Life in the Slow Lane building

A family of Domino’s franchise owners recently purchased the former Life in the Slow Lane building, where they are planing to turn part of the lower level into a new branch of the pizza chain.

Domino’s is coming to Astoria.

Pat Farmer’s family, including his father, Jeff, and brother, Chris, owns nearly 30 Domino’s locations across the Pacific Northwest. They plan to open an Astoria location in the spring inside the former Life in the Slow Lane building at 16th Street and Marine Drive.

They recently purchased the sky blue building on the edge of downtown from Tracy and Donna Black. The couple spent more than two years tearing down a former laundromat, cleaning the property and having the structure built for their short-lived, old-timey hot dog, soda and gelato restaurant.

Pat and Chris Farmer grew up in Hoquiam, Washington. The family has been quickly expanding on the coast, opening locations in Newport, Seaside and at the North Coast Retail Center in Warrenton in 2018.

“We went into Warrenton thinking we could service both communities well,” Pat Farmer said. “But we’ve come to the realization that going over the bridge is just too long of a drive.”

The company was delivering as far east as 39th Street, but going farther meant going outside of the 18 to 22 minutes for delivery time they target, he said. The company also has a contract to deliver pizzas to the Astoria School District’s food service program.

The family is planning a 1,500-square-foot restaurant occupying most of the downstairs and about one-third of the building, zoned for retail and restaurants. The Astoria location will focus on carryouts and deliveries rather than dining in, Pat Farmer said. The rest of the building will be leased out.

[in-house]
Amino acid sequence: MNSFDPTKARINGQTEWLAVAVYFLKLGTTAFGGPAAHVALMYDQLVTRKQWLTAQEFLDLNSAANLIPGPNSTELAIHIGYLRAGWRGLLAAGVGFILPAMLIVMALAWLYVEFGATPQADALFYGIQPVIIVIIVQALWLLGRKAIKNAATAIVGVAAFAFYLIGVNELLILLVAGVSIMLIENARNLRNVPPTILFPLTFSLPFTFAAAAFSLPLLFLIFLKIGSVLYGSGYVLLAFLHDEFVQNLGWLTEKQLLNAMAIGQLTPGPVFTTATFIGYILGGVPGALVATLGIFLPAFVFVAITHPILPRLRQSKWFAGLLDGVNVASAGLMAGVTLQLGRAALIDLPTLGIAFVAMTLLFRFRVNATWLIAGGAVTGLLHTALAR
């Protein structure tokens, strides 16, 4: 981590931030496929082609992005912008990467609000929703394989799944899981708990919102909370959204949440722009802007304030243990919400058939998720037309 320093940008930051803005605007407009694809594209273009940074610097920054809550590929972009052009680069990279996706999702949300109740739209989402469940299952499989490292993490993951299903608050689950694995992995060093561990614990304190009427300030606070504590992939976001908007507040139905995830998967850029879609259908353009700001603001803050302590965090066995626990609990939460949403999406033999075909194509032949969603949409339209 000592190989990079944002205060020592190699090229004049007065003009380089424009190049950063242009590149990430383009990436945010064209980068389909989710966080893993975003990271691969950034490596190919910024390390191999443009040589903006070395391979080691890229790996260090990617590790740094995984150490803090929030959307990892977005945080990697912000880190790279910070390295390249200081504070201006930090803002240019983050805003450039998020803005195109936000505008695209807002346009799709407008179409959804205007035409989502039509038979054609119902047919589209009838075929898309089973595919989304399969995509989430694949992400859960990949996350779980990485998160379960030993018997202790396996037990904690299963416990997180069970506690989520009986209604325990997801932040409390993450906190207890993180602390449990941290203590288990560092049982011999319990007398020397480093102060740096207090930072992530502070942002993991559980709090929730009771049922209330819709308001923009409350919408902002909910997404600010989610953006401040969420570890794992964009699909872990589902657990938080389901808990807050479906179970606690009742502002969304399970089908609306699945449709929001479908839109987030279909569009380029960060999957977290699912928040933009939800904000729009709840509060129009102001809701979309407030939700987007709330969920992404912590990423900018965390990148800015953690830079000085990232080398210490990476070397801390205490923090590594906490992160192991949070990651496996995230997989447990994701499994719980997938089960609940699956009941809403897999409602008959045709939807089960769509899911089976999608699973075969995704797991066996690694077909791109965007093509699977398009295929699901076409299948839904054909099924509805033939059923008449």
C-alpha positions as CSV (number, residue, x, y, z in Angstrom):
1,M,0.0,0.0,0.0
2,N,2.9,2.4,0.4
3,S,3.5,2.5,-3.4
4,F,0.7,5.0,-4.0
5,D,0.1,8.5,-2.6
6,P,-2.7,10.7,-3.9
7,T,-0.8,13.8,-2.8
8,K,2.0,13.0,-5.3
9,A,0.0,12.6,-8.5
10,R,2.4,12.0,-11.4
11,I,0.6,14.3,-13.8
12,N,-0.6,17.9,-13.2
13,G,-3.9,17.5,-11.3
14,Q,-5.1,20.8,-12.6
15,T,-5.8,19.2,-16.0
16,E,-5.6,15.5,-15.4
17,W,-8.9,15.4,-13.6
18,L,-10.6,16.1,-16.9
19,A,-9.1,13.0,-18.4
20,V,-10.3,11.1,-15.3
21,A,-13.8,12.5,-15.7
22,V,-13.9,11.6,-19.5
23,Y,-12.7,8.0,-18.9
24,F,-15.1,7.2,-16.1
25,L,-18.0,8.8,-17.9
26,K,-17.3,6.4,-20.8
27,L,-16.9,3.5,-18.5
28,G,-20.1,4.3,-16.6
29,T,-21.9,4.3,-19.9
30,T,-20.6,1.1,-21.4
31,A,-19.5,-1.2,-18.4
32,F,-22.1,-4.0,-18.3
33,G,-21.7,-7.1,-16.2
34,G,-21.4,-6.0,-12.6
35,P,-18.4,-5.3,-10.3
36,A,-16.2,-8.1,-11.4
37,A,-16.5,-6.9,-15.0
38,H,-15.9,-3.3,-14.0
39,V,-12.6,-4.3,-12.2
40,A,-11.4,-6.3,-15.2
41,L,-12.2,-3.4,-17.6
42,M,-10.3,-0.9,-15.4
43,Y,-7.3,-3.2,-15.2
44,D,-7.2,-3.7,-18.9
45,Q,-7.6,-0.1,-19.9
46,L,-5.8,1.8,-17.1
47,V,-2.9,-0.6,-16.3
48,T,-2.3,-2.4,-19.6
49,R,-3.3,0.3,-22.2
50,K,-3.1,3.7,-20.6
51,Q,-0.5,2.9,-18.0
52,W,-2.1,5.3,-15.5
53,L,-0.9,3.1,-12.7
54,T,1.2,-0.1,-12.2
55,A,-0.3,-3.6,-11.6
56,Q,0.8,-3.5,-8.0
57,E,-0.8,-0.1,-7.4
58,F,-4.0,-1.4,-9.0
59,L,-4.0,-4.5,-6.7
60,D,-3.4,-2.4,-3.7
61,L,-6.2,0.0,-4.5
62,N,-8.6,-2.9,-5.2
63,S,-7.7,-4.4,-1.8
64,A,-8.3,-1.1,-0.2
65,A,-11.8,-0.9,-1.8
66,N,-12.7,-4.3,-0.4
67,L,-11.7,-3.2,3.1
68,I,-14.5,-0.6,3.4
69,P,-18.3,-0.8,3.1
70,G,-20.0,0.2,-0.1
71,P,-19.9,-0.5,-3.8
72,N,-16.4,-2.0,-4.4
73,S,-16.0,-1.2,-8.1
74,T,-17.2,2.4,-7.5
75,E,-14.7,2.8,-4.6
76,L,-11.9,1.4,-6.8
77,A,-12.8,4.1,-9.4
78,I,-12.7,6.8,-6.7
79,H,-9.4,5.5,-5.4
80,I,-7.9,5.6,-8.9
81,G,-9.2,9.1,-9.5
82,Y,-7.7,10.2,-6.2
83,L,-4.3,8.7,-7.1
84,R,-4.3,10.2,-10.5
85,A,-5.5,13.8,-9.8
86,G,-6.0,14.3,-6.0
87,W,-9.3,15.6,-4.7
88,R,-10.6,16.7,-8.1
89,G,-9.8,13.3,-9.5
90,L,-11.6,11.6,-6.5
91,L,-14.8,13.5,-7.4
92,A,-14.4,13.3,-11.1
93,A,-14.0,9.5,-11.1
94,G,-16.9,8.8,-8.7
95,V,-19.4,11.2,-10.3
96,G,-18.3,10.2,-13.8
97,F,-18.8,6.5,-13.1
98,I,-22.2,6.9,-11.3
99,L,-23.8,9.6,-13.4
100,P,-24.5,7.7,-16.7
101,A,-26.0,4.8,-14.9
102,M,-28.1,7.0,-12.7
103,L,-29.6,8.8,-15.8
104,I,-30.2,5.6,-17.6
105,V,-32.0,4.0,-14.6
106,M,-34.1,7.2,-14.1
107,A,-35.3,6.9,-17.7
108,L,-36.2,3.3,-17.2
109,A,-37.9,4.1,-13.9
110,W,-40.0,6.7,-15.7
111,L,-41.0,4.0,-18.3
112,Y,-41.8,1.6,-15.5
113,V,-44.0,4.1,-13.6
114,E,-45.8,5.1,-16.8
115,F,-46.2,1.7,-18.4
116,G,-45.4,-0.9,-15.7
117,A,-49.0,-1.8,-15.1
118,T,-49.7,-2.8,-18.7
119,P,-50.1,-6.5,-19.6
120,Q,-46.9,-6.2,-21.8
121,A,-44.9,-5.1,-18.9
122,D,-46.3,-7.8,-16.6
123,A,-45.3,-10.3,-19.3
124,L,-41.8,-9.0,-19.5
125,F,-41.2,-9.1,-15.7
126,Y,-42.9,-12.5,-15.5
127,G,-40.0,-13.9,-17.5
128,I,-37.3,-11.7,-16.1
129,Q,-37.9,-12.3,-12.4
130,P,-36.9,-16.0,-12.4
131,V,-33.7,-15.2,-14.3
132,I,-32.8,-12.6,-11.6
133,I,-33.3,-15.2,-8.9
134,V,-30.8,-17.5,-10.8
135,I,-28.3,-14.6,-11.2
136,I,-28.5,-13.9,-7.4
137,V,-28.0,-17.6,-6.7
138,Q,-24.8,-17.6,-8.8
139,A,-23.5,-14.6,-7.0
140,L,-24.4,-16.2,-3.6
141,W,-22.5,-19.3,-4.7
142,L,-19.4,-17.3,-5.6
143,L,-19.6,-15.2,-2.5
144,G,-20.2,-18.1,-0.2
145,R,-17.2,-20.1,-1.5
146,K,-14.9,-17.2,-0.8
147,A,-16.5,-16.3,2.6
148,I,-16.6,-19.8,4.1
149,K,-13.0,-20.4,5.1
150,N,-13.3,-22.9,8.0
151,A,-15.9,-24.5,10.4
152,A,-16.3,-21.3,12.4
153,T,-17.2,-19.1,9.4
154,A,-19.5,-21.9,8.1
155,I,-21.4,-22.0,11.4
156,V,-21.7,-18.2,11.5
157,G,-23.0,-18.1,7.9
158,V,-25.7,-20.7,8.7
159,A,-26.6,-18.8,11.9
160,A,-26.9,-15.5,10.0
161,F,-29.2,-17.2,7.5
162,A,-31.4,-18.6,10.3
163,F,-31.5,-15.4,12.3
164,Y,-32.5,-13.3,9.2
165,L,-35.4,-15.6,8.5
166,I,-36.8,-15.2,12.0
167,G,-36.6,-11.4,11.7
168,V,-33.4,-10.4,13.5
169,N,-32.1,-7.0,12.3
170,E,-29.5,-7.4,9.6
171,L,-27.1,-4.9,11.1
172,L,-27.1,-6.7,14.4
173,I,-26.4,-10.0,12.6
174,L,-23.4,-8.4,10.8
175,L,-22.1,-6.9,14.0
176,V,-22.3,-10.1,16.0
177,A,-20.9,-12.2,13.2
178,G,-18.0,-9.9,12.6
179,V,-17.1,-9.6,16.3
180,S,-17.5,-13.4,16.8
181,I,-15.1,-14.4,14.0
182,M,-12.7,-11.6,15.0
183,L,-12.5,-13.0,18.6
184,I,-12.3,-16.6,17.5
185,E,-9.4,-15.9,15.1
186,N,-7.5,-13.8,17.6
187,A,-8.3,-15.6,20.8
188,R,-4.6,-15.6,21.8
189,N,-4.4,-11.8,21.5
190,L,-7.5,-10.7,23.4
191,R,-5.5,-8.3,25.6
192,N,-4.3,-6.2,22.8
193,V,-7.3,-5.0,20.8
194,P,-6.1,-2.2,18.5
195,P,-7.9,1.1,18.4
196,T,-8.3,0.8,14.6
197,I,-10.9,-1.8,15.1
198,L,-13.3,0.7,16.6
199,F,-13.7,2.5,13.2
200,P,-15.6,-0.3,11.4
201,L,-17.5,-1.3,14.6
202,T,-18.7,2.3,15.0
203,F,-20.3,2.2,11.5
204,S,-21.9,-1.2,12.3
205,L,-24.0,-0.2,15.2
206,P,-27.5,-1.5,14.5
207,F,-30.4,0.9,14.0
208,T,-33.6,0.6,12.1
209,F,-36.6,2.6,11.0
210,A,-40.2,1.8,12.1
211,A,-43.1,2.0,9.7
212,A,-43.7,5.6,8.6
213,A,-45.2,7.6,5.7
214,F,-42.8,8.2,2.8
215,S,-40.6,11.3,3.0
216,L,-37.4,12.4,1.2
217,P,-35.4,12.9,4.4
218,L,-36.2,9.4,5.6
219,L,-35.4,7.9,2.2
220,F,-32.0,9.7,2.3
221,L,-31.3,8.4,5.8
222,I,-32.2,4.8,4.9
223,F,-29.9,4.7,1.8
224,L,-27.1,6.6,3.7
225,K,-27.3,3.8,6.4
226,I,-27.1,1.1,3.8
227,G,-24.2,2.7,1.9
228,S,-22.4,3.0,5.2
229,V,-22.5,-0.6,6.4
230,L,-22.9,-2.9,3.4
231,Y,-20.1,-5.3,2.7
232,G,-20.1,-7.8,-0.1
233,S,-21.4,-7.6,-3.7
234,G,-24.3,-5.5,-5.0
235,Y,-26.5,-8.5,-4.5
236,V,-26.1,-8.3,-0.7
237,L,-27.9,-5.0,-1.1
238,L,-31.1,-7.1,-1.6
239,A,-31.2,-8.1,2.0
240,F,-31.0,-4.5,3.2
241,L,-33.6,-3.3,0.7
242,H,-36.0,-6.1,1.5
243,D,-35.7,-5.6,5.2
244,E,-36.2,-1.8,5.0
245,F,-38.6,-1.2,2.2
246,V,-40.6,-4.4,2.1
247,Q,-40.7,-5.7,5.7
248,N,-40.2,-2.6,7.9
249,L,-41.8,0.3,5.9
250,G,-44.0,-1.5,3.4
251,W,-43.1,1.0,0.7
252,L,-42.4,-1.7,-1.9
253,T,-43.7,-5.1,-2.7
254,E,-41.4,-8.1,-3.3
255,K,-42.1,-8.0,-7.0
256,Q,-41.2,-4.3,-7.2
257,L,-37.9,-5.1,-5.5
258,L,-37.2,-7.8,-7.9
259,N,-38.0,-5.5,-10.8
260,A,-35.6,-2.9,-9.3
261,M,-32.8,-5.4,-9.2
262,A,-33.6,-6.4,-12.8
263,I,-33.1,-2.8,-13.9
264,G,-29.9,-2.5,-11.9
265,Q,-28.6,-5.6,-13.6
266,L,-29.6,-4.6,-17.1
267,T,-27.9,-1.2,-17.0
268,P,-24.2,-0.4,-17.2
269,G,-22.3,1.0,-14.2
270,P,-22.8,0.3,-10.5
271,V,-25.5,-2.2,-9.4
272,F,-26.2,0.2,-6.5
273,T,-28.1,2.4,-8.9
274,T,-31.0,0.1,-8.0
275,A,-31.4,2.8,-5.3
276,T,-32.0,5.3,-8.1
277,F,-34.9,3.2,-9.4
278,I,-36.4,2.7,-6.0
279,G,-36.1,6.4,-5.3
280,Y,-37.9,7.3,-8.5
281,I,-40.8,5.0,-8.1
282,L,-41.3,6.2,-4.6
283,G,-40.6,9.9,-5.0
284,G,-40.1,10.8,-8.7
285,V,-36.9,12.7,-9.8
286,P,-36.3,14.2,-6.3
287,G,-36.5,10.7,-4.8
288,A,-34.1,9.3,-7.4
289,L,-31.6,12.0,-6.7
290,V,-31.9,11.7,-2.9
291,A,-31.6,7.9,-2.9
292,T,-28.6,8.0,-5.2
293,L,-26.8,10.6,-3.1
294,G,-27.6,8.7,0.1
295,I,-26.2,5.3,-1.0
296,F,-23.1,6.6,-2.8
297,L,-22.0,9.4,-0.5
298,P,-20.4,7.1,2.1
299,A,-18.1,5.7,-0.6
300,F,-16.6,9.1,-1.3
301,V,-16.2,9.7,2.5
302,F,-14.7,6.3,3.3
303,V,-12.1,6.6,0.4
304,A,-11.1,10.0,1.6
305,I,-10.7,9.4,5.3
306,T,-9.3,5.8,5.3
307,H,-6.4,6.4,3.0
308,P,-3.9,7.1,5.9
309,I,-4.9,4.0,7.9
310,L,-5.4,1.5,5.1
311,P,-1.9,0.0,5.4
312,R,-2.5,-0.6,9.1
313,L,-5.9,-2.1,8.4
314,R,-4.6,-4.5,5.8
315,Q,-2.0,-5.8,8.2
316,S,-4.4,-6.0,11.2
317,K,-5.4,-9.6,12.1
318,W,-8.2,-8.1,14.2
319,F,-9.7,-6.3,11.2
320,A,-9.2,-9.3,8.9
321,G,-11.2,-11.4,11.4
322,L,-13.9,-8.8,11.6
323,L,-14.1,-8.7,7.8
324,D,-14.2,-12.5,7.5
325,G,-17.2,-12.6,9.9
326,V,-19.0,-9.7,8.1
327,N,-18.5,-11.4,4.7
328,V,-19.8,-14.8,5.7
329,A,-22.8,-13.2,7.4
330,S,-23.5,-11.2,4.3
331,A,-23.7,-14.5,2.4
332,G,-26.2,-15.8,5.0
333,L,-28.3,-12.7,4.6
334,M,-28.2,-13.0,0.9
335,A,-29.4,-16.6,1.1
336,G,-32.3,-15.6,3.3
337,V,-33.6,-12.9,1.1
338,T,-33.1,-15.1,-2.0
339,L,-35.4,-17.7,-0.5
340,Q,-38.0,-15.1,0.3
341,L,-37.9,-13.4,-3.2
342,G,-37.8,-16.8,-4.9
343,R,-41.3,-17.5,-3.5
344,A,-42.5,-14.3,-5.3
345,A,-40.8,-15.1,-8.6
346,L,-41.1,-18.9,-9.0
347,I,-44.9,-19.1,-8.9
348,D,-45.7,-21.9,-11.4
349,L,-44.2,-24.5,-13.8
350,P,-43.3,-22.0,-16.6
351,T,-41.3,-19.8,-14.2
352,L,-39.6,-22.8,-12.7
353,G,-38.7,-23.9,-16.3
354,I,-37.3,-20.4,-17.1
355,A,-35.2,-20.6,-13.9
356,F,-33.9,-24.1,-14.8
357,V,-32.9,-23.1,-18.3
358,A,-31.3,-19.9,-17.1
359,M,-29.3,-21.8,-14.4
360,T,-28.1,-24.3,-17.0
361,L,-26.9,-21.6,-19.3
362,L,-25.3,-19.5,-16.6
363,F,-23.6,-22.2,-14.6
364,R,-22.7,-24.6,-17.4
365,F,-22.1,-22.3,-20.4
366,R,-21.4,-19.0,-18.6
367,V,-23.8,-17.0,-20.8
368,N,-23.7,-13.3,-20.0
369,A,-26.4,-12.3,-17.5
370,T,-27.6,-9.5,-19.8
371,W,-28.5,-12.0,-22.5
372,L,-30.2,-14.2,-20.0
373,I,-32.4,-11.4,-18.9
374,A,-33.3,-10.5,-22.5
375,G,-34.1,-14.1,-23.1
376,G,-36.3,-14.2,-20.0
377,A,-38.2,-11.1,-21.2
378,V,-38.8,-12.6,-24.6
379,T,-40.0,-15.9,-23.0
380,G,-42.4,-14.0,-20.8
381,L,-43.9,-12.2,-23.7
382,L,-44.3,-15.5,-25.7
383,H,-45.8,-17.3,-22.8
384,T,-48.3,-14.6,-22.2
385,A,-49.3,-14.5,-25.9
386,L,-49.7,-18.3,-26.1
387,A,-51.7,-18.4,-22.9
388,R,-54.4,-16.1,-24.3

The Farmers’ expansion into Astoria comes as the city is exploring a prohibition on additional chain restaurants, such as Domino’s, to prevent them from squeezing out smaller, locally based competitors.

But Pat Farmer argued he and his family are independent operators who have worked their way up from pizza-makers and drivers to managers and owners.

Jeff Farmer started the family’s collection with his first franchise in Coos Bay in 1987 and another in Hoquiam in 1988, according to a profile in The Daily World, an Aberdeen newspaper. His sons helped expand the family’s territory across much of western Washington and into Oregon. Astoria will be the family’s 29th location, Pat Farmer said.

“It’s still Pat, Jeff and Chris — a dad and two sons — trying to provide opportunities to their employees,” Pat Farmer said.

Edward Stratton is a reporter for The Astorian. Contact him at 971-704-1719 or estratton@dailyastorian.com.

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(3) comments

Barry Plotkin

As a post-script to my previous remark, it seems to me that, similarly to the argument against the Grocery Outlet proposal, there is a public safety issue in the Domino's proposal. Domino's is not about good pizza, it is about fast delivery. The franchise owners' say that is their main reason for wanting an Astoria location. Their drivers cannot get "here" fast enough to meet their fast-delivery promise. Do we really want their goal of time-constrained delivery to compromise public safety, when, especially in the tourist season, we already have major traffic problems? I would say that a single statistically-predicted death from a speeding Domino's delivery driver would be sufficient to quash their intended-use application.

Barry Plotkin

It is very unfortunate that "Life in the Slow Lane" did not succeed, and I do not begrudge the former owners' trying to recoup as much of their investment as possible, but if a Domino's is the highest and best use of that centrally-located asset, then there is definitely something wrong with Astoria's planning process. Commodification of the downtown core simply should not be an option.

Slappy McFerrin

You should choose your battles more carefully. It's a pizza franchise owned by NW locals, not an LNG facility or a server farm. And the notion that it somehow creates a public safety issue is laughable. By your own logic, opening a Domino's in Astoria would actually improve public safety because their Warrenton drivers wouldn't have to race across the bay anymore.

When you say "centrally-located asset" you seem to imply that the public is paying for upkeep and property taxes. Is there something I'm missing?

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